The War Profiteers - War Crimes, Kidnappings & Torture
April 10th, 2004 - Violence Subsides for Marines in Fallujah
By Darrin Mortenson
North County Times
April 10, 2004
Fallujah, Iraq - The siege is still on but the violence subsided some in Fallujah on Saturday as American military and political leaders gave members of the new Iraqi government a day to persuade insurgents to stop resisting U.S. troops in the city.
Wire services reported U.S. forces and Iraqi insurgents had agreed to begin a cease-fire at 10 this morning, but U.S. military authorities did not confirm the agreement. One condition of the cease-fire reportedly was that U.S. forces begin a withdrawal from the city within 12 hours. A member of the American-appointed Iraqi Governing Council, Mahmoud Othman, told Associated Press, "I don't know how likely that is."
Insurgents and Marines occasionally skirmished along the city's fringes, but for the most part, each still hunted the other from afar.
For the third straight day, American jets hurled 500-pound bombs at buildings. Insurgents fired rockets and lobbed mortars at the Marine positions, which are no secret now, six days after troops first encircled this embattled city northwest of Baghdad.
What appears to be a standoff, however, is just the calm before the storm, Marines said.
"I don't want to have to level the city," said Maj. Brandon McGowan, as some of his men set up in an emptied apartment building to watch activity in the city beyond.
McGowan is the executive officer of the Camp Pendleton-based 2nd Battalion, 1st Marine Regiment - the battalion that has lost two Marines since Monday while fighting for a foothold in Fallujah's tough northwest corner.
"I don't think the Marines really want to level the city, but," McGowan shrugged and trailed off, like many Marines have in the last two days as a full-scale assault on the city becomes the obvious next step.
More Marines arrive
About 1,000 infantrymen from a third Southern California Marine battalion arrived Saturday to reinforce the cordon established by two other battalions, and to join in whatever offensive operation follows this bloody and costly Holy Week.
According to The Associated Press, the U.S. military's death toll from the week of fighting across the country stood at 47. The fighting has killed more than 500 Iraqis - including more than 280 in Fallujah, a hospital official said. At least 648 U.S. soldiers have died in Iraq since the war began in March 2003.
Officials said about 60,000 residents fled the city Friday in vehicles and on foot from checkpoints in the south.
In the north, however, no men are allowed to leave the part of town where insurgents concentrated last week and have led coordinated attacks in neighborhoods they fortified with bunkers, barricades and weapons caches.
Military officials no longer speak of winning hearts and minds in Fallujah.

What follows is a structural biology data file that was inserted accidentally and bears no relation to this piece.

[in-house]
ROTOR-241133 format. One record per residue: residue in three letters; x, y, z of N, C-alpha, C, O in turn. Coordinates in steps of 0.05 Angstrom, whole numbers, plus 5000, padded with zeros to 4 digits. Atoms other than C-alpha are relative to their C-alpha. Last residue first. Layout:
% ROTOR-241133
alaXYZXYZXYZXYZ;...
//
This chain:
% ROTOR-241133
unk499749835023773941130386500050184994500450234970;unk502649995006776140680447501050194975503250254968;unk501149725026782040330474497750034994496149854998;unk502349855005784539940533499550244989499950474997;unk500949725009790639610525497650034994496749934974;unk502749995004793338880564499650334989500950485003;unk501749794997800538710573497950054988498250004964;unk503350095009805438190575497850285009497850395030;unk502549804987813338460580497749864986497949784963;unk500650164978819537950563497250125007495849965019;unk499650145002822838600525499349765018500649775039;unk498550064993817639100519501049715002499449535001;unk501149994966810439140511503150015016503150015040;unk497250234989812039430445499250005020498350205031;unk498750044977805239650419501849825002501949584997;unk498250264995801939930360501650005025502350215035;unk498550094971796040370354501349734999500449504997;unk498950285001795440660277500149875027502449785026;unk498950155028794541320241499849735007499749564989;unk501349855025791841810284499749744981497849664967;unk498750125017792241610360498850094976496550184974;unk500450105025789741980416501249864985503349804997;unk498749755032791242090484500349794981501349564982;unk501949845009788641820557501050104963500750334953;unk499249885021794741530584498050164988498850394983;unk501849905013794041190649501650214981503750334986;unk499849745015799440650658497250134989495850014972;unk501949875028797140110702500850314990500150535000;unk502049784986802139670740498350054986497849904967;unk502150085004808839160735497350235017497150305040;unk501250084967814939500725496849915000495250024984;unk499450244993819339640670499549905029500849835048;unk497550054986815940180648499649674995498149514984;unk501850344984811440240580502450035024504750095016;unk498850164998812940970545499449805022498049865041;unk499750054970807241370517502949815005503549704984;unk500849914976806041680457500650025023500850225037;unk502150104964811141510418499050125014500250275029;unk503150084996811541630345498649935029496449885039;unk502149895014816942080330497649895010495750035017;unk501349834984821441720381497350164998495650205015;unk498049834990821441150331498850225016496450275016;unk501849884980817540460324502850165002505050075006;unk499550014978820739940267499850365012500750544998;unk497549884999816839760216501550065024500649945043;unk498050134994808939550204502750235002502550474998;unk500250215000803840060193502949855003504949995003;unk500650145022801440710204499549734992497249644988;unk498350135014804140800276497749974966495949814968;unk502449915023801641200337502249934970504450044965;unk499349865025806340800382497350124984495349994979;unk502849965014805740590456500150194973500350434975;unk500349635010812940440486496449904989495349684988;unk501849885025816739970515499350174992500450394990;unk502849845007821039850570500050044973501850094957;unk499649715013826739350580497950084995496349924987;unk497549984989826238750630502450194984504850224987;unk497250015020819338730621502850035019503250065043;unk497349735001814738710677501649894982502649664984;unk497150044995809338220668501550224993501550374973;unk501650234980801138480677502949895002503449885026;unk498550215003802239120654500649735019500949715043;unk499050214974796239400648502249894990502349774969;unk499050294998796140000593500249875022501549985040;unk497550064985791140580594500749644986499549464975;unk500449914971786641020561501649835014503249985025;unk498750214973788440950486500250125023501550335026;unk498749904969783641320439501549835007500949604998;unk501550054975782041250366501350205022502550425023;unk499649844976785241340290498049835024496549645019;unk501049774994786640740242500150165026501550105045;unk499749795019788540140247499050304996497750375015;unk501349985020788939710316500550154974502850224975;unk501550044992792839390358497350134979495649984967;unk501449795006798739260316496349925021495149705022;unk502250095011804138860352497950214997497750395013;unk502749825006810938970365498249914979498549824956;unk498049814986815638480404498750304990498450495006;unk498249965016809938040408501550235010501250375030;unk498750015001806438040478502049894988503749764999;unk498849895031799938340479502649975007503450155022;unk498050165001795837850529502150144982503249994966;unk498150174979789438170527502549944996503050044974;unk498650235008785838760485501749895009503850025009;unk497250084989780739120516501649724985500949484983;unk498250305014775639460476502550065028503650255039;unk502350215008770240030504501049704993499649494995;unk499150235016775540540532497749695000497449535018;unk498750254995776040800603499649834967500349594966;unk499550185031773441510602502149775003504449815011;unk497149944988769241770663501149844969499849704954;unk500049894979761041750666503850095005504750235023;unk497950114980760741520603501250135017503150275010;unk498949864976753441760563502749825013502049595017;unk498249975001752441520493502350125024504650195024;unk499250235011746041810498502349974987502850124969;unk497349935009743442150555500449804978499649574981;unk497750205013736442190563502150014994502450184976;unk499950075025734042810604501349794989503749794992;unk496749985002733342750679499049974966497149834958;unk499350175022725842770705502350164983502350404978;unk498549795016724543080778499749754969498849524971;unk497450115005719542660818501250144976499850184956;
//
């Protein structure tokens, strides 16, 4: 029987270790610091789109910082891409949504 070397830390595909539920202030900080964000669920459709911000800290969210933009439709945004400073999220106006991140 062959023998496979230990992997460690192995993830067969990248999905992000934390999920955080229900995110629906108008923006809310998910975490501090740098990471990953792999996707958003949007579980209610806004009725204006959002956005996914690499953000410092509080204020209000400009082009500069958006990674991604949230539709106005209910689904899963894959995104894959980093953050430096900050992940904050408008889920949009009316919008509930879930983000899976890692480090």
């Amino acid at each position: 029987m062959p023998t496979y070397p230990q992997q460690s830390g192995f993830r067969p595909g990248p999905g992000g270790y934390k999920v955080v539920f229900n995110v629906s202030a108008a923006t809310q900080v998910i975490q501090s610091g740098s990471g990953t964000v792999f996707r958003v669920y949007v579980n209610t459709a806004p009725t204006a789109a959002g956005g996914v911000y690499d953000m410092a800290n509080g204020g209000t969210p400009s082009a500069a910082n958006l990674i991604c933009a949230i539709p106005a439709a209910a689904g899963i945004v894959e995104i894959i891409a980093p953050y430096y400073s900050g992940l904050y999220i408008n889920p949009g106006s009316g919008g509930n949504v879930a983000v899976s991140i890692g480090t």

"At this point, this is conventional war," said McGowan, who added that what could go down in Fallujah is really the kind of head-on operation the Marines are trained for. "At the small unit level, the squad level, it may already seem like it has started. But really, at the battalion level and higher, this thing has not even really begun."
Marines wait for offensive
The street fighting that characterized the week since Tuesday hushed some in the north Saturday as troops held the first few blocks, awaiting orders to advance.
Other Marines who were dug in along the cordon dug deeper to survive increasingly accurate mortar and rocket attacks.
Rockets exploded about 9 p.m. Friday, kicking up rocks and dirt and knocking out power to a neighborhood Marines had taken over as a defensive base.
"I was walking right over where the second or third one hit when I just yelled 'Hey! Hit the deck!' Lance Cpl. Adam Scott, 24, of Mustang, Okla., said Saturday morning, recounting the attack the night before. "We got lucky that time."
After that attack, like the countless other attacks, Marines counted heads, checked for damage to vehicles and weapons, and got on with nightly watch shifts.
Others tried to snatch a few hours of sleep between the outbursts of wild dogs and before the AC-130 Specter gunship started its nightly thundering, enforcing the nightly curfew from the sky.
Day six dawns
The sun up and the Specter gone, Marines awoke Saturday to faint sirens from ambulances collecting the night's casualties from a sector of the city that has been reduced to a smoldering ghost town.
The calm on Saturday gave troops only enough time to come to grips with their environment and start thinking about the toll the fighting has taken.
At the city's littered and dusty northern edge, stinking swamps have formed where tanks and tracked vehicles have broken farmers' water lines and carved out farmland to the water table, which is shallow from the Euphrates River some half-mile away.